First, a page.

• Ishani Shah-Verdia

Curiosity never kills the cat

Updated: May 21, 2020

“We don’t create the meaning of our life, we discover it.” said the famous French philosopher, Sartre.




Human beings are born with an irresistible power of curiosity and an inherent skill to learn. When we are curious to know about something, we rush to find answers. The curiosity could be about diverse subjects: why dinosaurs are extinct or how the earth was formed or how dogs communicate or what happens when we freeze water or what happens when we mix water and paint or how does the sun rise? Curiosity drives us to find answers for umpteen queries that rise in our minds naturally.


Human babies are born to be curious as is evident when we observe a baby that tries to grasp objects, a baby who keeps staring at an object or who explores gravity by throwing things.

Do we think that curiosity dies as the child starts growing up or is curiosity being killed by the education system that was devised to educate future assembly line workers during the industrial revolution?

Research tells us that curiosity is a form of an self-motivation that is key in fostering active learning and spontaneous exploration. For this reason, curiosity-driven learning and intrinsic motivation have been argued to be fundamental ingredients for efficient education (Freeman et al., 2014).


Do we really need a new pedagogy to teach curiosity? Or Need we just trust the natural instincts of human beings?

Curiosity that has led us to fresh discoveries, path-breaking inventions, new techniques and innovative businesses. It is the curiosity of cave people that led them to create fire with stones, it is the curiosity that is the driving force behind Albert Einstein, Newton, Marie Curie and every scientist as well as many modern day creative entrepreneurs.


When we are self-motivated to find answers, we don't need any rewards and/ or punishments to learn. Our learning is driven by a fire in the belly to learn. I have compiled a list of questions that children in the age group of 3 to 6 have asked me in the course of my facilitation at Sahaj or in the process of me being a parent at home.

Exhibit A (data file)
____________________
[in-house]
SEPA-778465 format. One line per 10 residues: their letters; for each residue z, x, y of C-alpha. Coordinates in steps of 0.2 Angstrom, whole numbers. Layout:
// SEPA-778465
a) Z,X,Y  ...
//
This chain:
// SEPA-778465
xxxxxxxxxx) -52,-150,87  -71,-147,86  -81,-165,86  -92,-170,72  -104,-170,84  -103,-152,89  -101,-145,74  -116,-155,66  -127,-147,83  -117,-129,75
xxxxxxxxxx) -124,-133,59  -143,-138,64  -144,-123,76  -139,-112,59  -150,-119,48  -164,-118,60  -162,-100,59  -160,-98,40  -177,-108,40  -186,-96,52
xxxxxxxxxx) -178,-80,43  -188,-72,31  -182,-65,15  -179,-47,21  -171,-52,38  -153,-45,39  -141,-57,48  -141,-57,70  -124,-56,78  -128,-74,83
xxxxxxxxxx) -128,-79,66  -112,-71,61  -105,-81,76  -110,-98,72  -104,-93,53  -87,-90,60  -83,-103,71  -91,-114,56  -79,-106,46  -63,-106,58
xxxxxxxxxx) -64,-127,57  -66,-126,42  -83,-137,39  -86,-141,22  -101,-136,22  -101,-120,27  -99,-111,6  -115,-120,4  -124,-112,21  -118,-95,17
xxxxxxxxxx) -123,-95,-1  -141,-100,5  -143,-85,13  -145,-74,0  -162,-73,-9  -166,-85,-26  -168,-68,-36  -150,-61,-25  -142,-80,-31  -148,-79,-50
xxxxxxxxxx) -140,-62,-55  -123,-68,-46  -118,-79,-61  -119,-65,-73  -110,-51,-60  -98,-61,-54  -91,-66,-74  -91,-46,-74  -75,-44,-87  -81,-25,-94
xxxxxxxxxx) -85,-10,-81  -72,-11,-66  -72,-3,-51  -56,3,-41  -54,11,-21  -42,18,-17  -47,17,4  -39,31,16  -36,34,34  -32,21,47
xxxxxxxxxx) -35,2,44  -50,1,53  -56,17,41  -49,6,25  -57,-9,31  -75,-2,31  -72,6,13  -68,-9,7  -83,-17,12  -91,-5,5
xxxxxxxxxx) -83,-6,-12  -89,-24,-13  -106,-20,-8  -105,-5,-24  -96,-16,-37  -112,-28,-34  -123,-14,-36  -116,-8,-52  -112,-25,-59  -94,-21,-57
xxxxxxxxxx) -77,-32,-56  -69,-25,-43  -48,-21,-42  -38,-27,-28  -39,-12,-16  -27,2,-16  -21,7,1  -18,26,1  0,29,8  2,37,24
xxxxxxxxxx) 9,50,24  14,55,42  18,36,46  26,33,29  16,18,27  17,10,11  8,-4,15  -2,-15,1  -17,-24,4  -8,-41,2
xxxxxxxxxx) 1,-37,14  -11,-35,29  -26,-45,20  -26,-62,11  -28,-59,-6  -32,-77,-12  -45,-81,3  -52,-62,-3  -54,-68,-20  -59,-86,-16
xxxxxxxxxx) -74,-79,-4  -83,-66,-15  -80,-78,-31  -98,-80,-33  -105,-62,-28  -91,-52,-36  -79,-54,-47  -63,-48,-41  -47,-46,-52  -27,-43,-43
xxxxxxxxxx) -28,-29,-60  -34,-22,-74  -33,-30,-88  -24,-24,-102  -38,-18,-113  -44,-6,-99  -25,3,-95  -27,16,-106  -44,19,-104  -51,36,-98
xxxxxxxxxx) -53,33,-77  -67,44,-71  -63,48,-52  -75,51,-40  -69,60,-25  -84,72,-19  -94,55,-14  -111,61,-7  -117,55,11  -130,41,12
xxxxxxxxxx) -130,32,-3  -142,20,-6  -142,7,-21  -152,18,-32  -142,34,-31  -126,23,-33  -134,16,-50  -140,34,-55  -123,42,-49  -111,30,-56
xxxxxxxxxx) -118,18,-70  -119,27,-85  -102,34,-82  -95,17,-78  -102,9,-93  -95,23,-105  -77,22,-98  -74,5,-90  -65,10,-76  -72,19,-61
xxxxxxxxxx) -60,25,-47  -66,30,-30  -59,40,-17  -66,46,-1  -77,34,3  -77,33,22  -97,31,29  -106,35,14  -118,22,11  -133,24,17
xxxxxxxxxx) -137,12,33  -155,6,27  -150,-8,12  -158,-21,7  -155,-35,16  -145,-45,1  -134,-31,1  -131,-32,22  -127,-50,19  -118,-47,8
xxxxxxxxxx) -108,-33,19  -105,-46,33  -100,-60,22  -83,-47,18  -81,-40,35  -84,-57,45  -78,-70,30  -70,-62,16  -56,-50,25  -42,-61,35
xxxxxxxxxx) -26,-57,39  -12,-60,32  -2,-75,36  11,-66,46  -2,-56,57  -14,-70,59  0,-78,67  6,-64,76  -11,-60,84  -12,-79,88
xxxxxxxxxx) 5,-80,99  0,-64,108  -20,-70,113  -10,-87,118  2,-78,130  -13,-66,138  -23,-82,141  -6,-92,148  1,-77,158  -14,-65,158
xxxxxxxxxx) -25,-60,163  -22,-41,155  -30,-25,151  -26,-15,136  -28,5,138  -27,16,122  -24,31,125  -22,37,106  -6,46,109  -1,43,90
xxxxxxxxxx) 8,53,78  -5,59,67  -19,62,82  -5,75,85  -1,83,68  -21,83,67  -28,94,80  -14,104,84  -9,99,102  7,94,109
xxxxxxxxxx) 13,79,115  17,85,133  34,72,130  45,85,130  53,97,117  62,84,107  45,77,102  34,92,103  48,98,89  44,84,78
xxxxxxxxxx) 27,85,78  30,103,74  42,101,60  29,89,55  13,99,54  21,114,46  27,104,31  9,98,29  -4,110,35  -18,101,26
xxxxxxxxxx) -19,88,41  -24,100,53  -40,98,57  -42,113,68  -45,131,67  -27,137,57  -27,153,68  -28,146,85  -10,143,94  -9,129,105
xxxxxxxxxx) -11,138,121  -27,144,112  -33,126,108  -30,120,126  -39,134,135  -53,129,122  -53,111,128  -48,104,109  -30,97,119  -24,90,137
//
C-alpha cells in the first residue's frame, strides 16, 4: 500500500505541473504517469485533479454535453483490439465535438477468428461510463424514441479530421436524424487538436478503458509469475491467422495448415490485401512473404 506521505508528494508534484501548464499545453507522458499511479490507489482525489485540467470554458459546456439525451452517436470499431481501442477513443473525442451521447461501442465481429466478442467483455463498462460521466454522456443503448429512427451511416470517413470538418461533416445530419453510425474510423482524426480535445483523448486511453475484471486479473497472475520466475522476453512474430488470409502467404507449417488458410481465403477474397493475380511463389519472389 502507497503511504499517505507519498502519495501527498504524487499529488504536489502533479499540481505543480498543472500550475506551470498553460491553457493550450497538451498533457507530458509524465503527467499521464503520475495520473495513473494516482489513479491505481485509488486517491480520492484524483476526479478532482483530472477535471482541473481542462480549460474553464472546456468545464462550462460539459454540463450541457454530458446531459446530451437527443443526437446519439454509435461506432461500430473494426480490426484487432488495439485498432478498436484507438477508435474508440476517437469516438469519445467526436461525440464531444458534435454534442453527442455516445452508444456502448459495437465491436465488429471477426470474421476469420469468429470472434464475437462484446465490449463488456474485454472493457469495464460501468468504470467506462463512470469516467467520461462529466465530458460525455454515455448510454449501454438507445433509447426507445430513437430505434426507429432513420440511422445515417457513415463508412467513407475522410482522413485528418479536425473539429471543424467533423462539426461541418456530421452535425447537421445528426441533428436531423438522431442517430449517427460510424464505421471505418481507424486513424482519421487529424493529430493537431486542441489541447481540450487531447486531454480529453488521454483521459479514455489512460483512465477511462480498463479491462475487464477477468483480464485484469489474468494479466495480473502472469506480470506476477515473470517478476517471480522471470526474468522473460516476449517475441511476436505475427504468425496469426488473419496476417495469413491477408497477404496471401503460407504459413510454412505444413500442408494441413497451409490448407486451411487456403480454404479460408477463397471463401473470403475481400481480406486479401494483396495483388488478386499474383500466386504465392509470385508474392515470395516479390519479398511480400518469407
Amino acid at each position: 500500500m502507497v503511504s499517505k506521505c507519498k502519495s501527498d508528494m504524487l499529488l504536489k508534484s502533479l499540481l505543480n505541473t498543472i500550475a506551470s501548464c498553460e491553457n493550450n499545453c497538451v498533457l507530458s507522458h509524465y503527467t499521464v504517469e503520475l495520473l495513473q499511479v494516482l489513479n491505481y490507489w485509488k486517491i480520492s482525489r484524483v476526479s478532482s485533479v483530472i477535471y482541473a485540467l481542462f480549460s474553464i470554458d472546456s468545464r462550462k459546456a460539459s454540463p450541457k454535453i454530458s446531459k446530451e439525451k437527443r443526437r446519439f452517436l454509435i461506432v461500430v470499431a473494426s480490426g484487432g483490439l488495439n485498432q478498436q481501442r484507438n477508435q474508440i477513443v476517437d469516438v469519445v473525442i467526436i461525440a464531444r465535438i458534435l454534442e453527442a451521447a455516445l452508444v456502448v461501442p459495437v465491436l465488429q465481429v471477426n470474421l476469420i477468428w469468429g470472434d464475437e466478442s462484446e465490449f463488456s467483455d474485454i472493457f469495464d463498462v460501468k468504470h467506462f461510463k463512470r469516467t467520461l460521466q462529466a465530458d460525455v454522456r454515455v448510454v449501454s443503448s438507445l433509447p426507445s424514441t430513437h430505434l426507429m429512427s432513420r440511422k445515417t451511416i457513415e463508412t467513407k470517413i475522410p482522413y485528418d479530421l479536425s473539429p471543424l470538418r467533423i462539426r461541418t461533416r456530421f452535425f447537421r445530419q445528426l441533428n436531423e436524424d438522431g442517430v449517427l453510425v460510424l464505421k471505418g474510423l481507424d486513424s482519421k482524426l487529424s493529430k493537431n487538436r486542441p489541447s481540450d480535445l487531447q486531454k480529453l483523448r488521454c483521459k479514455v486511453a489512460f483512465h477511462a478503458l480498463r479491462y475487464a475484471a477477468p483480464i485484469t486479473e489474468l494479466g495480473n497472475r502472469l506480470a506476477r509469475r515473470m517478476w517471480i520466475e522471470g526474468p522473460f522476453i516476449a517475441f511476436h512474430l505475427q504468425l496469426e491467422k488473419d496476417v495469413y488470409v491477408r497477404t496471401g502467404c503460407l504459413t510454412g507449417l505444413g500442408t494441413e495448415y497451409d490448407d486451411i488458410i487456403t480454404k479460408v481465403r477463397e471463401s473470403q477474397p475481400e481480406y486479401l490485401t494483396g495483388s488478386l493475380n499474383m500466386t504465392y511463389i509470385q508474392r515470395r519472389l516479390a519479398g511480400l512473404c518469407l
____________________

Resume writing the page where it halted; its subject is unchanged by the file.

1. Who was Maharana Pratap?

  2. What food do plants eat?

  3. Do plants understand what I say?

  4. Where does food go when we eat?

  5. How many is 13?

  6. Why is the little girl crying?

  7. Why does this caterpillar have spikes?

  8. Do the spikes hurt us?

  9. Where does the garbage truck go?

  10. A bird has died. What should we do?

  11. How to write alphabets, A, R?

  12. Why do we celebrate the festival Holi?

  13. What do bees do?

  14. Do honeybees make honey?

  15. What is a protest march?

  16. Where does money come from?


We embark on the process to find answers to these questions through a mix of teaching aids, demonstrations, (for instance for counting and writing), observing the child self-discover answers to certain questions, field trips, interactions, group discussions etc. In the process, we have realized that the children led us to subject areas that transcend the age-specific, subject-wise classification done by schools and education boards. For instance, history is introduced as a subject in Grade VI in a CBSE board school. At Sahaj, however, we have our kindergartners learn about history, human biology, life science, environmental science, culture, democracy.